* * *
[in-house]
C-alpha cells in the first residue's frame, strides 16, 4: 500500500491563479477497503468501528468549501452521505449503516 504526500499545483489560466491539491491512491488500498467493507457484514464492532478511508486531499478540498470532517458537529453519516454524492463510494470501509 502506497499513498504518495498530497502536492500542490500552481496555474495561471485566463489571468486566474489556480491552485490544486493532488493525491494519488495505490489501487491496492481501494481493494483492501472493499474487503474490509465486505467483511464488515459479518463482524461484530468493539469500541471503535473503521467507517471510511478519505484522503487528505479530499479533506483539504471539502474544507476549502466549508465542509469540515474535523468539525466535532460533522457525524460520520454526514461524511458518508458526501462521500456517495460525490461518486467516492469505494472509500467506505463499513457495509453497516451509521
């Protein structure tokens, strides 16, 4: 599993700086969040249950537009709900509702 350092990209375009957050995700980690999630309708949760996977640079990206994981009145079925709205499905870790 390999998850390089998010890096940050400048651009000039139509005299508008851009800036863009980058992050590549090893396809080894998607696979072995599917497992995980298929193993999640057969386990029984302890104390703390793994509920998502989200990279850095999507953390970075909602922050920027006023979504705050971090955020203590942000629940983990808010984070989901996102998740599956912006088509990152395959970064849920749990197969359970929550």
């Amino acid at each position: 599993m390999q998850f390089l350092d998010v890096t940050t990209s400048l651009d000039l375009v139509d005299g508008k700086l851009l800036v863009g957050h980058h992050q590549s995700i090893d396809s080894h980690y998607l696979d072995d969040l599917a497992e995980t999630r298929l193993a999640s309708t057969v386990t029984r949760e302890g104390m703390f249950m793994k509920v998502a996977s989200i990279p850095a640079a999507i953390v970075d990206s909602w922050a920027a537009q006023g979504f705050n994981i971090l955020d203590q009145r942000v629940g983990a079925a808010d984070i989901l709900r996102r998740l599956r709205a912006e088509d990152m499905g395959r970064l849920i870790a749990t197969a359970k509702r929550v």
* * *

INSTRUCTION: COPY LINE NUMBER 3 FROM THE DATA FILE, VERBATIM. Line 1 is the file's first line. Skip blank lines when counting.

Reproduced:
């Protein structure tokens, strides 16, 4: 599993700086969040249950537009709900509702 350092990209375009957050995700980690999630309708949760996977640079990206994981009145079925709205499905870790 390999998850390089998010890096940050400048651009000039139509005299508008851009800036863009980058992050590549090893396809080894998607696979072995599917497992995980298929193993999640057969386990029984302890104390703390793994509920998502989200990279850095999507953390970075909602922050920027006023979504705050971090955020203590942000629940983990808010984070989901996102998740599956912006088509990152395959970064849920749990197969359970929550």